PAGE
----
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The Second Passover and Guarding of the Wheat

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Not everyone knows that there's a Second Passover on the Jewish calendar, especially people who are not really familiar with Judaism. The Second Passover, which is known as Pesach Sheni was observed this year on May 14th.

Pesach Sheni is always observed on the 14th of Iyar, and is held for anyone who was not able to bring the offering in the previous month at the appointed time. This day is seen as a second chance for believers to make an offering.

Jewish beliefs hold that a year following the Exodus, G-d instructed the Israelites to bring the offering of Passover on the fourteenth of Nissan in the afternoon. They were to roast it over fire and eat it that evening with matzah, just as they had done the year before leaving Egypt.

However, there were some people who had become impure ritually through contact with corpses, and could not, as a result, prepare the offering on the day required. Some could also not reach Jerusalem to make the offering. These people approached Aaron and Moses with their plight, to which G-d established the Second Passover.

Typically, the day is celebrated only symbolically. Some followers mark the day by eating matzah. Matzah is unleavened bread that is made from five different grain species, including oats, rye, spelt, barley, and wheat.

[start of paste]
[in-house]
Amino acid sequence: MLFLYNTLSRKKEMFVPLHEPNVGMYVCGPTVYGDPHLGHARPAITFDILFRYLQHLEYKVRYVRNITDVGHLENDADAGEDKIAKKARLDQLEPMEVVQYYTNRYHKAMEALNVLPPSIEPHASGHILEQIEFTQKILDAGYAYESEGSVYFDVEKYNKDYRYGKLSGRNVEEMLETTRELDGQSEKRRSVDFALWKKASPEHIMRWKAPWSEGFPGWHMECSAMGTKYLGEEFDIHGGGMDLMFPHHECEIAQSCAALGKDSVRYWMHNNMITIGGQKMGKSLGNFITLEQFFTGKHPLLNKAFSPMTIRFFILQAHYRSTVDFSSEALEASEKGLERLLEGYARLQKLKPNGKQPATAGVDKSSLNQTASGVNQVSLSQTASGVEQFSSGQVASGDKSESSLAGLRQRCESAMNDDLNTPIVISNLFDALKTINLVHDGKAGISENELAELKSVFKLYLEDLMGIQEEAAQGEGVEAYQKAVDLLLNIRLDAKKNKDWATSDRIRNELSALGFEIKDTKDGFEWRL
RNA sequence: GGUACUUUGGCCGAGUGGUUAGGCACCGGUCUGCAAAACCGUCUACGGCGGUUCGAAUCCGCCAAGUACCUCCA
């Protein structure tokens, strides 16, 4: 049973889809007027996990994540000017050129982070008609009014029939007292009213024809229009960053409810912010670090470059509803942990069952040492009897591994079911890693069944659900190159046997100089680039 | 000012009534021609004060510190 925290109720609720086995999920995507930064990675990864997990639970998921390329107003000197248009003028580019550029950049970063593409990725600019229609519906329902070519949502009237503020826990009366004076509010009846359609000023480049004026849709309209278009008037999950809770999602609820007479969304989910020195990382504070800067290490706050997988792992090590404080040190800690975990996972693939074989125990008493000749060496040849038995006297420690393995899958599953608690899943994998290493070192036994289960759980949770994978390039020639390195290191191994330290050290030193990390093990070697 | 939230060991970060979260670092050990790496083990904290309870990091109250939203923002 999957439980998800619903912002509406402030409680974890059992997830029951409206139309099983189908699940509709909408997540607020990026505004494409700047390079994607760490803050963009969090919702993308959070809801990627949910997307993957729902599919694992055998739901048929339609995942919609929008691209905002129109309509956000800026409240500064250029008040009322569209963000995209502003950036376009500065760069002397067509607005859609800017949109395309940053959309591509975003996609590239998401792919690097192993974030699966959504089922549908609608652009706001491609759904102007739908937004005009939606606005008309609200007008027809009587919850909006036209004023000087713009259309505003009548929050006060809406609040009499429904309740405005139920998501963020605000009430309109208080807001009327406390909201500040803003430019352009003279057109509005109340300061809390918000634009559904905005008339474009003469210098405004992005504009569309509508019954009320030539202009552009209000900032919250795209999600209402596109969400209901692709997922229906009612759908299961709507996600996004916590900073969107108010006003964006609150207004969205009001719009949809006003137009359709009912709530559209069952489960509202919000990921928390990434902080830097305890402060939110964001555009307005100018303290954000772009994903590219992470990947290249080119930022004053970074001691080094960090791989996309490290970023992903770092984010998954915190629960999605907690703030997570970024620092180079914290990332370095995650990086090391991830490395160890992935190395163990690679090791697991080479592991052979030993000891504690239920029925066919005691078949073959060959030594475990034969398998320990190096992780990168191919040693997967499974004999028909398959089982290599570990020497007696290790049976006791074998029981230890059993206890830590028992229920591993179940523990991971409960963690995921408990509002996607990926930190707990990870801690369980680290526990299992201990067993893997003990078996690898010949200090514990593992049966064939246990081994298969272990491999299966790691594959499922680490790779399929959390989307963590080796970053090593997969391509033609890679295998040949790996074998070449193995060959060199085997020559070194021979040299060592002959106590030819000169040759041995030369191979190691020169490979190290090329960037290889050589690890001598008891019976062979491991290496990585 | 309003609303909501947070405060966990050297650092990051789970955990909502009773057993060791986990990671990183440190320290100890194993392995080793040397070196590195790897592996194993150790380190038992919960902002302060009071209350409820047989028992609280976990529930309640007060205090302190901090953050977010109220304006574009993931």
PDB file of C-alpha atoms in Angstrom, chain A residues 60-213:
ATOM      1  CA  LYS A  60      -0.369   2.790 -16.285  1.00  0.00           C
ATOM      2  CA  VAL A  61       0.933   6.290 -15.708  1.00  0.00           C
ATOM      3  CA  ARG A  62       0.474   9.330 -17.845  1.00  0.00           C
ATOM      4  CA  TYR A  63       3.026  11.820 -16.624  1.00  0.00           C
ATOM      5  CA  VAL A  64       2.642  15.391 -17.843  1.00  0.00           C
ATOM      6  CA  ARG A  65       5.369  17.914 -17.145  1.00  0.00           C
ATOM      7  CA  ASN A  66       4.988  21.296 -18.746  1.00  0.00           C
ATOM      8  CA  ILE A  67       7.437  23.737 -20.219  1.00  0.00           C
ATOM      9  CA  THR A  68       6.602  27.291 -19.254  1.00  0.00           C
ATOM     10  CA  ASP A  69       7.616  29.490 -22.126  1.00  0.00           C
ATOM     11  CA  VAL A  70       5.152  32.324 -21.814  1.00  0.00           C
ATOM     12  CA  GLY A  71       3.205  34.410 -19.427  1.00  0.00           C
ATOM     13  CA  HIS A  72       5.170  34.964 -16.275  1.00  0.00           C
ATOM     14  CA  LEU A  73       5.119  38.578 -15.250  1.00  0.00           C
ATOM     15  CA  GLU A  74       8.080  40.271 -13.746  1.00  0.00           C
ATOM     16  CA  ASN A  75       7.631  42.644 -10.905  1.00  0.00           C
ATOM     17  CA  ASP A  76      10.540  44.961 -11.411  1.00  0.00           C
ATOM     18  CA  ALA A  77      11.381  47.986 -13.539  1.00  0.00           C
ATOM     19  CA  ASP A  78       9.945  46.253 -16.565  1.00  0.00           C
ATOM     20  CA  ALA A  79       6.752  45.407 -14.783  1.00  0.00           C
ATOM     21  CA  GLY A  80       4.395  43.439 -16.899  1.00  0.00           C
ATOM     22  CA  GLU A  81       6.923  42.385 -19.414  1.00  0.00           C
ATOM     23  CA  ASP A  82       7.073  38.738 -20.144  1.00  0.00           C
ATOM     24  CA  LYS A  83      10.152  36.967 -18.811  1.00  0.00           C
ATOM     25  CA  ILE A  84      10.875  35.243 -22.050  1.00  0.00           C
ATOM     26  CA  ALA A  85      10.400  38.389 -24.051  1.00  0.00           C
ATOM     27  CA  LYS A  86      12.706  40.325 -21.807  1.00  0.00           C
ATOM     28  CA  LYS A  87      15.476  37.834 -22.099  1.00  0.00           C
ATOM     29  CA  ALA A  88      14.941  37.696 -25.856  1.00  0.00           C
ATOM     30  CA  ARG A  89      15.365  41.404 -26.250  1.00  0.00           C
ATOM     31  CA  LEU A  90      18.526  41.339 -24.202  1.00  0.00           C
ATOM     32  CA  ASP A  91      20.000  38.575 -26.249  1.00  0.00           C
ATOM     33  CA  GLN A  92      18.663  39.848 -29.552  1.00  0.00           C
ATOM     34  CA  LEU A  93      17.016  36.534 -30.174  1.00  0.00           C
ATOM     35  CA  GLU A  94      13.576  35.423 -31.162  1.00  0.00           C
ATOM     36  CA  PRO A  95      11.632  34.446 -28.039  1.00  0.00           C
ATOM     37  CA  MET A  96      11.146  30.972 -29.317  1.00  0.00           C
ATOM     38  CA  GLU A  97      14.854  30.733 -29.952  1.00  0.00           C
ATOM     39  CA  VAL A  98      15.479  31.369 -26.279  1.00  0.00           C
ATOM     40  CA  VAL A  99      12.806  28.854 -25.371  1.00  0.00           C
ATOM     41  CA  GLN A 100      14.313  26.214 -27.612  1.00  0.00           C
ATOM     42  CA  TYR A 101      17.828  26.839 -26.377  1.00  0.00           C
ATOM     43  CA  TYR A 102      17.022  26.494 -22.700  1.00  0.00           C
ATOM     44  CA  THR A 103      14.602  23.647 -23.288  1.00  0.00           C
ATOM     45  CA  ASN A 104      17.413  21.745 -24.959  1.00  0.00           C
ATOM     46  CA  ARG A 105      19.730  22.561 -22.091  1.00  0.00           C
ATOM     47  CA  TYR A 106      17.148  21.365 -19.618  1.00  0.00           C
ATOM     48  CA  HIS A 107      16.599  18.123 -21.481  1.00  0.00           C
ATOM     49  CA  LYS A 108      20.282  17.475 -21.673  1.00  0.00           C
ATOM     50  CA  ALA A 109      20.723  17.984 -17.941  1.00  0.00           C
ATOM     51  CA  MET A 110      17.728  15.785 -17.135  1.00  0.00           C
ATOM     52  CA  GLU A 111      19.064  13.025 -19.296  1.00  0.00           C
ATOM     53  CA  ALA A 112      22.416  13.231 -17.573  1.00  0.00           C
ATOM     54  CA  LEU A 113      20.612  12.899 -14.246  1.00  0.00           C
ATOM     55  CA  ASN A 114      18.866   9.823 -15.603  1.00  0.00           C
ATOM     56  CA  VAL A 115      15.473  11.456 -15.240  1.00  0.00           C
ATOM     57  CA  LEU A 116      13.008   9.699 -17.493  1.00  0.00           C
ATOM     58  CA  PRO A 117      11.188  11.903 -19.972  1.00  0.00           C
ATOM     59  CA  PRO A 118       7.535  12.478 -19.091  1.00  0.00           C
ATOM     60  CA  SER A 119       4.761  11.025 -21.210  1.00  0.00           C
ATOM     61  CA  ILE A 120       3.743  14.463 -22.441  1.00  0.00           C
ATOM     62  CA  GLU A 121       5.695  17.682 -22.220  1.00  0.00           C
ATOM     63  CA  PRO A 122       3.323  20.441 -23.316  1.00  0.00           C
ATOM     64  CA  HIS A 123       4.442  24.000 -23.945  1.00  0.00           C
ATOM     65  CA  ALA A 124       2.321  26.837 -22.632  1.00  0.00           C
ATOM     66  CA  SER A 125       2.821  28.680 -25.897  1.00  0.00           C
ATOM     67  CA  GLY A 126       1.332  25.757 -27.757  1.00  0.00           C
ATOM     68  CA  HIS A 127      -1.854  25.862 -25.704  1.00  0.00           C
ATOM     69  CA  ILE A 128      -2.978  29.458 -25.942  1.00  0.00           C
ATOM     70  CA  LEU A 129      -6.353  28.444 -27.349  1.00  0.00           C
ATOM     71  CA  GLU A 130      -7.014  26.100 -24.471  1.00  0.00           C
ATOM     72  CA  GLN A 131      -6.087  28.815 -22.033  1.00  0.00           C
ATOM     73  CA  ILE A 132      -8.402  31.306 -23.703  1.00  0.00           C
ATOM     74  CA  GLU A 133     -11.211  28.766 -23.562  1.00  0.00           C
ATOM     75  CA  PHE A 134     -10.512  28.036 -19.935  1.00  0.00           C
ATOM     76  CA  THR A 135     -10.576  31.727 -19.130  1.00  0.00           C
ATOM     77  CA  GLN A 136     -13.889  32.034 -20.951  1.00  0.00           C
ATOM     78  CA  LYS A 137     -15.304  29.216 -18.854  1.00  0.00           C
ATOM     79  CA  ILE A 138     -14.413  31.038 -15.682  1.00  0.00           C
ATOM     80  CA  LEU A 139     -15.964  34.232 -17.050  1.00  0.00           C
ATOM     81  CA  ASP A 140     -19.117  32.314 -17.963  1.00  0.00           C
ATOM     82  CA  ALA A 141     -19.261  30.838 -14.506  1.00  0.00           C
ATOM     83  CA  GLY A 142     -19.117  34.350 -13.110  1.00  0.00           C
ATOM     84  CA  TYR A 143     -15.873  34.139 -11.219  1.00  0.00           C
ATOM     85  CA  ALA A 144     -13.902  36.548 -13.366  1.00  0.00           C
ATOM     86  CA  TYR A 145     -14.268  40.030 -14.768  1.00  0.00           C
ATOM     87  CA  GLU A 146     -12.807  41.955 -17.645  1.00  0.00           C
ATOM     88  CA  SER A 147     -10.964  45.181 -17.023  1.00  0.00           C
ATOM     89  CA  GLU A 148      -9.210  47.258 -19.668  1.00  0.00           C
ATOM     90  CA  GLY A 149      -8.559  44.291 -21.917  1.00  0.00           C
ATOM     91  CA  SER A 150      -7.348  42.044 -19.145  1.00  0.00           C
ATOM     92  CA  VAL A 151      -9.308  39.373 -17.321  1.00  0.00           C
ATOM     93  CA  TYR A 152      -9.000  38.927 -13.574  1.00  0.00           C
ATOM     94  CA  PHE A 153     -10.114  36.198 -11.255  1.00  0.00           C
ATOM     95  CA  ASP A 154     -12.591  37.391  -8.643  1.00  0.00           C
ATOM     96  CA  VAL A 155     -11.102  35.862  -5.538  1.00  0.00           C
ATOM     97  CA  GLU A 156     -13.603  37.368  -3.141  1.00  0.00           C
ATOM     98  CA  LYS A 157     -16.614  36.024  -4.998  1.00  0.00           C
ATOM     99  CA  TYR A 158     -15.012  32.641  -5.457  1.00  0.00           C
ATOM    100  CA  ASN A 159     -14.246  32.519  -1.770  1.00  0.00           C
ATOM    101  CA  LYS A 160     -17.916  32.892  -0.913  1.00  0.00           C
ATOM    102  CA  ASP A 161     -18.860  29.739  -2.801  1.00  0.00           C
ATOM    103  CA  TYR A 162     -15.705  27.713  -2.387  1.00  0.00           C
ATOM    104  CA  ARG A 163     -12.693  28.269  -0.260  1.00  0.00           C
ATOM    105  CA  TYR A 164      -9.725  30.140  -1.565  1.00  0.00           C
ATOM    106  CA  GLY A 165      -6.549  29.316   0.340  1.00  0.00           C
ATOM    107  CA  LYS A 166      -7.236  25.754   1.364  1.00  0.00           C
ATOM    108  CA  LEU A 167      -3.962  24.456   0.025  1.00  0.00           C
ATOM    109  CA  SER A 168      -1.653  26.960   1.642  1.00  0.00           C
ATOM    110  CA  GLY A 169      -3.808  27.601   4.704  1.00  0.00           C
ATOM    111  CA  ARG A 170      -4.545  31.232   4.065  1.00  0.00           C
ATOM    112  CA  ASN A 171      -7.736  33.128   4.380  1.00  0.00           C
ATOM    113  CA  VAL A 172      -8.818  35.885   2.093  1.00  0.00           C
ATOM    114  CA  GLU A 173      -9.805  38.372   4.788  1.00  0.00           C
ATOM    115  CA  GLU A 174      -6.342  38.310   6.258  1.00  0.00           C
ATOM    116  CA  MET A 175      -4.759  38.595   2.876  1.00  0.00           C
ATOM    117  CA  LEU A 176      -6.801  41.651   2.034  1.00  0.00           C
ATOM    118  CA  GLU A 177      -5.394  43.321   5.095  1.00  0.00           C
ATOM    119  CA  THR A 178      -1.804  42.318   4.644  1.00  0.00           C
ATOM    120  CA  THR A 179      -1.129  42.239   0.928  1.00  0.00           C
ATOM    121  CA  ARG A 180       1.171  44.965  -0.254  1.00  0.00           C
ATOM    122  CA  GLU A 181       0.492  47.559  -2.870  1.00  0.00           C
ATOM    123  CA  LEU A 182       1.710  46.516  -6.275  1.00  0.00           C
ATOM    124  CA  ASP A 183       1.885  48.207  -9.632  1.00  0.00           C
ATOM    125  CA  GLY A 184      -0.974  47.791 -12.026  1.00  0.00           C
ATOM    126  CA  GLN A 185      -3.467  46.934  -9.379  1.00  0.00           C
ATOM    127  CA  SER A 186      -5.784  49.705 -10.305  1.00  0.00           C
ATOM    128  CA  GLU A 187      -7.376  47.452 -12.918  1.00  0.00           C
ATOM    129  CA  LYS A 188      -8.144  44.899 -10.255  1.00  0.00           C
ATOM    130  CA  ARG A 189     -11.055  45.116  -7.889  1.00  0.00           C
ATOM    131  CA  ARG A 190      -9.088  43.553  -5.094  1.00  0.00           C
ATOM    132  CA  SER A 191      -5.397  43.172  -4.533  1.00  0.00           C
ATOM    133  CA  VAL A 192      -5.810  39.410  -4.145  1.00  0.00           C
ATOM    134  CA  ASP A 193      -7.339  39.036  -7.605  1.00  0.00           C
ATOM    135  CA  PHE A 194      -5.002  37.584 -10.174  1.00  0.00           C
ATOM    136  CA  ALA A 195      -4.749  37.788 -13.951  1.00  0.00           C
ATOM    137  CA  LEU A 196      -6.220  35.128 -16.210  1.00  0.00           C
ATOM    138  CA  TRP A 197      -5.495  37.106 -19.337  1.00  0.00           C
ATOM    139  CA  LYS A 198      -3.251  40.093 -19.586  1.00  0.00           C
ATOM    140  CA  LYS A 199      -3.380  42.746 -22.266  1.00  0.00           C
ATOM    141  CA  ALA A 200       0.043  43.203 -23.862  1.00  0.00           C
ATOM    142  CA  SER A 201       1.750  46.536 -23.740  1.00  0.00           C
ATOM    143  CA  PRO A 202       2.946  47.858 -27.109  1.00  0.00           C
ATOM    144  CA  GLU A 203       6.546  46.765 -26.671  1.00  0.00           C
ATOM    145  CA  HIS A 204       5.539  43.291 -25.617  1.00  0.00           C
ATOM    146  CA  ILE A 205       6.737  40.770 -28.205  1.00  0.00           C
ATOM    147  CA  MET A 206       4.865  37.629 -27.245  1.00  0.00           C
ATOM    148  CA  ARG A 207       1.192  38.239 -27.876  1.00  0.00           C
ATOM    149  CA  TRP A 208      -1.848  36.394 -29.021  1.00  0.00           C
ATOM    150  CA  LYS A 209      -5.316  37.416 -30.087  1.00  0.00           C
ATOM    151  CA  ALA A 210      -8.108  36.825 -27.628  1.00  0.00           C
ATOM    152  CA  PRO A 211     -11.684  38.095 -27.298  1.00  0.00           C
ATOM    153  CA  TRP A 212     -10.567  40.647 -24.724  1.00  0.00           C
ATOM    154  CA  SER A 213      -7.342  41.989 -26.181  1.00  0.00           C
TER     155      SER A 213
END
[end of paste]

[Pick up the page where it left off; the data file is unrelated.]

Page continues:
If possible shmurah matzah is preferable. Shmurah matzah is simply matzah that is derived from wheat that has been guarded from the time of its harvest up until it is used.

Generally, this means the wheat is harvested before its sheaves have dried out completely. The purpose behind this pre-reaping of the wheat is that once the wheat is completely dried out, it does not draw any water from the ground. If it becomes wet, it is because of preciption—and this can cause fermentation and chametz while the wheat is still growing. During the guarding of the wheat, the wheat kernels are examined closely to be certain that there are not split grains and that no sprouting has begun. The harvest is undertaken under close supervision, being sure that the wheat doesn't draw any dampness before being ground into flour.

For those who are very strict in observing mitzvot, guarding of the wheat before making matza is important. Some authorities on the subject don't believe that guarding the wheat is necessary at all, although more traditional communities may observe this practice.

It is important to note that this "guarded" flour is not the only type of flour that can be used in matzah preparation. Some followers use so-called Passover flour, which is sort of like guarded flour—only the supervision and guarding does not begin until the milling of the wheat commences. Others just use ordinary flour, which is not guarded at all. This is usually the case with most commercially prepared matzah.

Today, the Second Passover is more of a symbolic holiday than anything else. It is a way of remembering that it is never too late in life to return to G-d, even if believers have gone astray from G-d's true path and have been living a life of defilement, he welcomes them back into the fold and gives a second chance for redemption. 

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